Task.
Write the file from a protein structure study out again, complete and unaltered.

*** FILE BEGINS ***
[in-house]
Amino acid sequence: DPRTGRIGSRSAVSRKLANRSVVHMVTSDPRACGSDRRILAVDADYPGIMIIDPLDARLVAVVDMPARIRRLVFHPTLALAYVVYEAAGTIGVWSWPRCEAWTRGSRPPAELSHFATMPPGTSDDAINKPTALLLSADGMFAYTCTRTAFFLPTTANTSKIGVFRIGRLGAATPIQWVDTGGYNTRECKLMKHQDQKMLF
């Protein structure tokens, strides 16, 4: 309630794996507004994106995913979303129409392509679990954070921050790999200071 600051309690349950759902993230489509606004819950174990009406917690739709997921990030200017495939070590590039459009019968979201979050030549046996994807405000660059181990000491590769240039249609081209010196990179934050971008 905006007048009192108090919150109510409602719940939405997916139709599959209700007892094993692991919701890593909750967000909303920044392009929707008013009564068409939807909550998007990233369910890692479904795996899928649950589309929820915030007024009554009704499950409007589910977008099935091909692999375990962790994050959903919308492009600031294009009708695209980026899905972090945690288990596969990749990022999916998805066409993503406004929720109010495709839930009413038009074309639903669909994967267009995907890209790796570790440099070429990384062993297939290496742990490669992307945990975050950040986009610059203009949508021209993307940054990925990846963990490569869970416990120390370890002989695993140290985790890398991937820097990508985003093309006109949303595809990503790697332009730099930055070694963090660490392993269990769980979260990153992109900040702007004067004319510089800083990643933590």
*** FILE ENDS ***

[in-house]
Amino acid sequence: DPRTGRIGSRSAVSRKLANRSVVHMVTSDPRACGSDRRILAVDADYPGIMIIDPLDARLVAVVDMPARIRRLVFHPTLALAYVVYEAAGTIGVWSWPRCEAWTRGSRPPAELSHFATMPPGTSDDAINKPTALLLSADGMFAYTCTRTAFFLPTTANTSKIGVFRIGRLGAATPIQWVDTGGYNTRECKLMKHQDQKMLF
């Protein structure tokens, strides 16, 4: 309630794996507004994106995913979303129409392509679990954070921050790999200071 600051309690349950759902993230489509606004819950174990009406917690739709997921990030200017495939070590590039459009019968979201979050030549046996994807405000660059181990000491590769240039249609081209010196990179934050971008 905006007048009192108090919150109510409602719940939405997916139709599959209700007892094993692991919701890593909750967000909303920044392009929707008013009564068409939807909550998007990233369910890692479904795996899928649950589309929820915030007024009554009704499950409007589910977008099935091909692999375990962790994050959903919308492009600031294009009708695209980026899905972090945690288990596969990749990022999916998805066409993503406004929720109010495709839930009413038009074309639903669909994967267009995907890209790796570790440099070429990384062993297939290496742990490669992307945990975050950040986009610059203009949508021209993307940054990925990846963990490569869970416990120390370890002989695993140290985790890398991937820097990508985003093309006109949303595809990503790697332009730099930055070694963090660490392993269990769980979260990153992109900040702007004067004319510089800083990643933590």